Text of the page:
Planning for Disaster Debris

The International Organization for Migration (IOM) presented “The Kathmandu Valley Post-Earthquake Debris Management Strategic Plan” to the Ministry of Federal Affairs and Local Development (MoFALD) for future planning in Nepal. 
Under the leadership of MoFALD and Ministry of Home Affairs (MoHA), IOM has developed this comprehensive Debris Management Plan which consists of strategies pertaining to specific tasks and operations of each potential actor in order to assist and facilitate the life-saving activities, the early recovery operations as well as the reconstruction process in case of large scale disaster

Kathmandu valley is considered highly susceptible to seismic activities. On the occurrence of an earthquake with a magnitude of 8 or more on the Richter scale, an estimated 100,000 people might lose their lives. Moreover, about 200,000 might be severely injured and 1.8 million might be internally displaced, whereas 60-80 percent of the buildings in the valley could be destroyed or severely damaged resulting about 55-65 million tons of debris from the destruction. 

Thus, the sizable amount of waste generated could overwhelm the existing solid waste management facilities leaving a negative impact on other emergency responses and recovery activities. A poorly managed disaster waste is a threat to the health, safety and the environment. It could be a major obstacle to the post-disaster rescue operations.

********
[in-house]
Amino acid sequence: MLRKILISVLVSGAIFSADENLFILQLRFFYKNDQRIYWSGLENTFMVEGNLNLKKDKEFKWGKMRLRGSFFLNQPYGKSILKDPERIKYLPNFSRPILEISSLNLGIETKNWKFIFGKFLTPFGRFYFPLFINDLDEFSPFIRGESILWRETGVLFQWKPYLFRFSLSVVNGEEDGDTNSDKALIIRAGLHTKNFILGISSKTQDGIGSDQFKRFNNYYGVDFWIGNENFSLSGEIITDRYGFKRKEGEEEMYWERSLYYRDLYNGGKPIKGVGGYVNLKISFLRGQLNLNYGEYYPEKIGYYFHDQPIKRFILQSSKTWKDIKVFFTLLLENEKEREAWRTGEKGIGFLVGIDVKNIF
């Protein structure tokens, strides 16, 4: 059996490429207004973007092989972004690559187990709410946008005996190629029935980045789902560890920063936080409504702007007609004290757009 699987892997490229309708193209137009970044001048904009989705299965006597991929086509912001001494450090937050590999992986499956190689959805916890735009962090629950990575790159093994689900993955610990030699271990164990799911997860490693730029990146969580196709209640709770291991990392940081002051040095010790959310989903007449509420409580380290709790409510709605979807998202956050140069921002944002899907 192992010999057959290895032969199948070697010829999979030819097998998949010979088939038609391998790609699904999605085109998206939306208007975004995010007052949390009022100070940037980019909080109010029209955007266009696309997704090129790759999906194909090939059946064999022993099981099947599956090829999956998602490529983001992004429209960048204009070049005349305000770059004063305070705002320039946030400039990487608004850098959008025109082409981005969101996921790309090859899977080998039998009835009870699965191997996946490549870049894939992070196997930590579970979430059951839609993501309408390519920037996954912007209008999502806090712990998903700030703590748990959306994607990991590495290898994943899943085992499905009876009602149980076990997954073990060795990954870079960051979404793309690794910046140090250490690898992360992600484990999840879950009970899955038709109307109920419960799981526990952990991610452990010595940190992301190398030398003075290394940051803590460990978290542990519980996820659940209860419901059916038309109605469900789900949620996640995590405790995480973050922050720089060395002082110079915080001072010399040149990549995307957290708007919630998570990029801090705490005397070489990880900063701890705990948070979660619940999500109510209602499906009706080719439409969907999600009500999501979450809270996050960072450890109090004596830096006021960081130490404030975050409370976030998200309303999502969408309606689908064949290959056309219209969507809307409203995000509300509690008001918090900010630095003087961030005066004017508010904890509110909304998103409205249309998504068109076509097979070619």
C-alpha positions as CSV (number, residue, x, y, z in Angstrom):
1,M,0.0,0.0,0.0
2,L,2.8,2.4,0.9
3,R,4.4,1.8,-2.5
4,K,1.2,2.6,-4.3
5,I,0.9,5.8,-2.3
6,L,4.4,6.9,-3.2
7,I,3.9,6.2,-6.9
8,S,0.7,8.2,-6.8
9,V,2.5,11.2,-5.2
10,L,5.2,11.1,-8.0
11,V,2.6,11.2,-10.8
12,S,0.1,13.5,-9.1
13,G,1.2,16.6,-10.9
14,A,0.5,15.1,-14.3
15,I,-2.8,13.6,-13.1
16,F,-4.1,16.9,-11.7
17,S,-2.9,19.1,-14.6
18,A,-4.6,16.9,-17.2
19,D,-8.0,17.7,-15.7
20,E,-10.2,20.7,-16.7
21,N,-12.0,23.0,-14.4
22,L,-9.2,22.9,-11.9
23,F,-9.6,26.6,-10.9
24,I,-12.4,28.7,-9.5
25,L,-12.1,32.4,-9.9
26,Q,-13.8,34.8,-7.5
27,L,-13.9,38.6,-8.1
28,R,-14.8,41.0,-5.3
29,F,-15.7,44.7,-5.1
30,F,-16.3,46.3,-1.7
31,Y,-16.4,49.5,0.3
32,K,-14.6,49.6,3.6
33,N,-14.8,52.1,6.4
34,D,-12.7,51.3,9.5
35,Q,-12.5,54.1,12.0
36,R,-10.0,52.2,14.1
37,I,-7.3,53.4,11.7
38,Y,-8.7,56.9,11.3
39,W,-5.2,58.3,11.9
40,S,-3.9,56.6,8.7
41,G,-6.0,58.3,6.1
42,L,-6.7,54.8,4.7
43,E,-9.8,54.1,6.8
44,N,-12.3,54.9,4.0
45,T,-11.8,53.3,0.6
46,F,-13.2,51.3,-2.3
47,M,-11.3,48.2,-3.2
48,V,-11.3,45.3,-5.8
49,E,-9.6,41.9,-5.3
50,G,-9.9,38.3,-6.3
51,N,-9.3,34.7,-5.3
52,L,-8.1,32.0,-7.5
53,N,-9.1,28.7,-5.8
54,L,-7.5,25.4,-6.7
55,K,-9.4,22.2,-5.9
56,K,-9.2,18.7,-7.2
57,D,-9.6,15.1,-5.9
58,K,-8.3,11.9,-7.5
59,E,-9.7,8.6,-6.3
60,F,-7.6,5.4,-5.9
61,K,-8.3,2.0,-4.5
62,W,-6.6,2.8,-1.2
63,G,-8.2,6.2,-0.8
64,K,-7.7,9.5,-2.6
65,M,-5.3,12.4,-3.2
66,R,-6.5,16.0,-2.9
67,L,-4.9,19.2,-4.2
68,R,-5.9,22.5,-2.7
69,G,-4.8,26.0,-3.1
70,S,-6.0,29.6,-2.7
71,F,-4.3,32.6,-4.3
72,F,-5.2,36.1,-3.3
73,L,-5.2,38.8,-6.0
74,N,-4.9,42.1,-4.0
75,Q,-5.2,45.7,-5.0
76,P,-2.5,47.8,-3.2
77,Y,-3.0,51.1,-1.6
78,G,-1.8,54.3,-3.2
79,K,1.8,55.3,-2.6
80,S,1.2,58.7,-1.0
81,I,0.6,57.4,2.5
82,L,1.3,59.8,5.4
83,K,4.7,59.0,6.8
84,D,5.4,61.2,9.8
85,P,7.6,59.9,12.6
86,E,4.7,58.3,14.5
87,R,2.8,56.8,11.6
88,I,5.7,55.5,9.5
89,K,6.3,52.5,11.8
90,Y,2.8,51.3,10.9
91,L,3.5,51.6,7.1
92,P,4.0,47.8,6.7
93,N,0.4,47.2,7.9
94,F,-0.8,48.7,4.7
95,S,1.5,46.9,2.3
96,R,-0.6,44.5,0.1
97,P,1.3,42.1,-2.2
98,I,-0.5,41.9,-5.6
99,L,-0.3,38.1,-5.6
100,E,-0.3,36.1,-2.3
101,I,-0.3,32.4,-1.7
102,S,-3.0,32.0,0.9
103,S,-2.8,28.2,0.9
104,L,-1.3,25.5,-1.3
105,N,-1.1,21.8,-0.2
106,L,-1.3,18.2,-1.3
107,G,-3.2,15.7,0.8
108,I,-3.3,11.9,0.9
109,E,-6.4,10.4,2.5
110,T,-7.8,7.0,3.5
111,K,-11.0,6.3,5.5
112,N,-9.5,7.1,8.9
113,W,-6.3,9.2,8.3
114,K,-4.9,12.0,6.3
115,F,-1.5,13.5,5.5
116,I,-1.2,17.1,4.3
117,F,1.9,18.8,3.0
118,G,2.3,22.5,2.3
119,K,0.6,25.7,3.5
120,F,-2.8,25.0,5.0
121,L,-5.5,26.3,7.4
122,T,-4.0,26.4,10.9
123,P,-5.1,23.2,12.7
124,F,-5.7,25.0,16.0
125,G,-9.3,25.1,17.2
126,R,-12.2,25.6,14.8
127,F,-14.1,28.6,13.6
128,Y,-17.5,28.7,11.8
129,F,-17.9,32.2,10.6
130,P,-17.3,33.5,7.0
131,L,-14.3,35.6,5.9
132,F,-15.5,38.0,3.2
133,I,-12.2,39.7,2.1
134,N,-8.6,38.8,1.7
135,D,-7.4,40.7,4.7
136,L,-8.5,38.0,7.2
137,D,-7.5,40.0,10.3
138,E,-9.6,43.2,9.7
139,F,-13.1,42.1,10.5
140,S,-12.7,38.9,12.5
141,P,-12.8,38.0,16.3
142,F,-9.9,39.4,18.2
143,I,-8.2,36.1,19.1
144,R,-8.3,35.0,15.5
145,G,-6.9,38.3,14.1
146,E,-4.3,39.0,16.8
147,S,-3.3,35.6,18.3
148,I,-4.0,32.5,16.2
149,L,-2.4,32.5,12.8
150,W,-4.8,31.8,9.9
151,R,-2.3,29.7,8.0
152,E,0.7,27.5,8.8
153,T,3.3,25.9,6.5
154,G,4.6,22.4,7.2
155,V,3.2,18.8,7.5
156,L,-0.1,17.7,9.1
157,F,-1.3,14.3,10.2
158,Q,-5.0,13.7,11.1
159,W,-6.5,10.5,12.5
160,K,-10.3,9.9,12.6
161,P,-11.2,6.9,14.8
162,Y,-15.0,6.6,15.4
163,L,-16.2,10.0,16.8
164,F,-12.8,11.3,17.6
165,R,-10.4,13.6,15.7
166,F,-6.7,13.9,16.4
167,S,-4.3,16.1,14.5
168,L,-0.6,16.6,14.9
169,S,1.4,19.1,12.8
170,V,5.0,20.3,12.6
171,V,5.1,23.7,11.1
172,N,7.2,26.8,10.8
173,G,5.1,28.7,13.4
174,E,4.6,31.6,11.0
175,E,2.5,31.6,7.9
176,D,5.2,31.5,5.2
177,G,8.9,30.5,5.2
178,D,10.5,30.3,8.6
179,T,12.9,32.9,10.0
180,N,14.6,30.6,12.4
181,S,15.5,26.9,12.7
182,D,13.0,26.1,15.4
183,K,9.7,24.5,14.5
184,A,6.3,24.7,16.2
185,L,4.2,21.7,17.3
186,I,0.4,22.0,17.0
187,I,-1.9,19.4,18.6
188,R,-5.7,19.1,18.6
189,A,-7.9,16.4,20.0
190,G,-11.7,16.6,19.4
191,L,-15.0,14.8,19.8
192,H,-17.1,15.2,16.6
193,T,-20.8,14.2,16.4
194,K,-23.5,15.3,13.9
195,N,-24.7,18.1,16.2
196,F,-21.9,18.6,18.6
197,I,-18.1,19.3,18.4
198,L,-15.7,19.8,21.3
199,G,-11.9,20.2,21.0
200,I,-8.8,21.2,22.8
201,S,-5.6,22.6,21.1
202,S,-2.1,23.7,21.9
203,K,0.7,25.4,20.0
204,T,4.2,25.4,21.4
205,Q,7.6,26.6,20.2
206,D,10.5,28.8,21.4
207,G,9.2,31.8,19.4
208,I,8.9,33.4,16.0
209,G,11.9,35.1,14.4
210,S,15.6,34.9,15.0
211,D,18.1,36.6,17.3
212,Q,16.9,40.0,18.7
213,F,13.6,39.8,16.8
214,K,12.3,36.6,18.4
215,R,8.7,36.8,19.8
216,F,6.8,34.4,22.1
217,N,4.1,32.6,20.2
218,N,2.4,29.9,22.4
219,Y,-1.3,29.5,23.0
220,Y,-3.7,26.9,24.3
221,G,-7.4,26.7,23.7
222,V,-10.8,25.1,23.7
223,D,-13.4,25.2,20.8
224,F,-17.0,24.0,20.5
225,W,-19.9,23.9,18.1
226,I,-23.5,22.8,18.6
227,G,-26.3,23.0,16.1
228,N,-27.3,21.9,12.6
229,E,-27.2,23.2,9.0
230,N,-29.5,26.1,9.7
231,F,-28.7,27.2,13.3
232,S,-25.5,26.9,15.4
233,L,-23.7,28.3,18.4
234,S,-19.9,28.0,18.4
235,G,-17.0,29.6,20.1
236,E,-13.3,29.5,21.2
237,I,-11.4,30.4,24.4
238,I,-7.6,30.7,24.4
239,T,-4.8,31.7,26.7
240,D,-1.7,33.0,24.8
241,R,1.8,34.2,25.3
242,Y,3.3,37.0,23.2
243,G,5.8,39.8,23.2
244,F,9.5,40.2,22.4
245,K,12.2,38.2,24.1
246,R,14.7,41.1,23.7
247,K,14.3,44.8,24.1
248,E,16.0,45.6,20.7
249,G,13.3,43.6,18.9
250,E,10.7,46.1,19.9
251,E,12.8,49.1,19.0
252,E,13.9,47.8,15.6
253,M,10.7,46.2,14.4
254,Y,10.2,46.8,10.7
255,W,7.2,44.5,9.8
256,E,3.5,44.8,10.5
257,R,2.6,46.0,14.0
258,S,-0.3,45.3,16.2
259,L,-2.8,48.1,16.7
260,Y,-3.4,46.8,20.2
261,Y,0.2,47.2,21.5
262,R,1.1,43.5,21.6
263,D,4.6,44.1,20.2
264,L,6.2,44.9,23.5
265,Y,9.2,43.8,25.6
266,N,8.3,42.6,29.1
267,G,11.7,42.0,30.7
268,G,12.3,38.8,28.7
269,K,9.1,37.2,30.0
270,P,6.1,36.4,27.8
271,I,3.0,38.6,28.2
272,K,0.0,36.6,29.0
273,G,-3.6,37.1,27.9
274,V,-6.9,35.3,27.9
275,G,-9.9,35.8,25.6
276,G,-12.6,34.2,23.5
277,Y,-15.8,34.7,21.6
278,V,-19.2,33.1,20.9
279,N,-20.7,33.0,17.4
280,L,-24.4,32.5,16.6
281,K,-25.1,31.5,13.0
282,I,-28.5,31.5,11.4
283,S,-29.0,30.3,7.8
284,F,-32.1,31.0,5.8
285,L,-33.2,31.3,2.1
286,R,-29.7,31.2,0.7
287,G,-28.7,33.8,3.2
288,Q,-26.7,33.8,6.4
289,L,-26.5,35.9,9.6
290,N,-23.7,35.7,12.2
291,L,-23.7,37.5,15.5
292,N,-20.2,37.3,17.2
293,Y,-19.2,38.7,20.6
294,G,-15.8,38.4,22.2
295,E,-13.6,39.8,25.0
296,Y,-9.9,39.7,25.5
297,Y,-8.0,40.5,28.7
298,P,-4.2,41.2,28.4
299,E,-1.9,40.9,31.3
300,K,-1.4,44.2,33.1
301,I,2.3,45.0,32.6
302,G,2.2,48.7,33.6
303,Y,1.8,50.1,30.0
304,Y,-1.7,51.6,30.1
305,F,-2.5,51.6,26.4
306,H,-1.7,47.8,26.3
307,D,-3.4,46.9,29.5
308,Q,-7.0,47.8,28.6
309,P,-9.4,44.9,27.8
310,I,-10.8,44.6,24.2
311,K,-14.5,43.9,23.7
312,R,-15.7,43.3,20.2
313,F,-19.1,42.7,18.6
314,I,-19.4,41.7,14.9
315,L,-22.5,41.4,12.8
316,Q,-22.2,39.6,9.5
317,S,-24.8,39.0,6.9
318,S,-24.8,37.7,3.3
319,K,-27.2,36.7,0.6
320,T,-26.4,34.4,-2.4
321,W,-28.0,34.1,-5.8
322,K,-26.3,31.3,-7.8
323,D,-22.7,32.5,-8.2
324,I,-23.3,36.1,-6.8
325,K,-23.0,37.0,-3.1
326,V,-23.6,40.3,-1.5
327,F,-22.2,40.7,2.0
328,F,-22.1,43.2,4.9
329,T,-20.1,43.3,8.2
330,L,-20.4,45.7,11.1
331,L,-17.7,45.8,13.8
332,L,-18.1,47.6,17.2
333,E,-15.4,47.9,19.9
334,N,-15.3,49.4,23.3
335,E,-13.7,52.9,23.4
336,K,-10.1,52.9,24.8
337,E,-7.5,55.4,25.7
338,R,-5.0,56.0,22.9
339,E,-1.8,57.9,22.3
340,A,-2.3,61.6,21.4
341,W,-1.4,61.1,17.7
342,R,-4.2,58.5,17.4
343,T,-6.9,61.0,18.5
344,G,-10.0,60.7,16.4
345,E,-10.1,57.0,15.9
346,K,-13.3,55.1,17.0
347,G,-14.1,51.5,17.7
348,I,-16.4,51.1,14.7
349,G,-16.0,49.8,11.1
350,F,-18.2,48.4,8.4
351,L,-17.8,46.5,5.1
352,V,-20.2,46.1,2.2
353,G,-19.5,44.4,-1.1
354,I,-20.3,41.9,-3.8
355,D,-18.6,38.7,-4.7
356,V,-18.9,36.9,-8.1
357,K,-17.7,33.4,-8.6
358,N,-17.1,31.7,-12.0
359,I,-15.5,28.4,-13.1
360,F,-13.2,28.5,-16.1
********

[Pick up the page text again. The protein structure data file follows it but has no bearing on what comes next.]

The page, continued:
IOM, with support from USAID/OFDA and together with the Government of Nepal, the private sector and development partners, can coordinate safe and low environmental impact rubble management and removal to help facilitate a speedy return to normalcy. 

Using a layered approach, the plan emphasizes on the participatory approach in order to consolidate expertise and experience that lie in different organizations and government agencies. It will enable the government agencies, humanitarian actors, private sectors and the local communities to plan establish and coordinate the responses to manage the debris in order to provide immediate relief in the midst of an emergency and to build back better.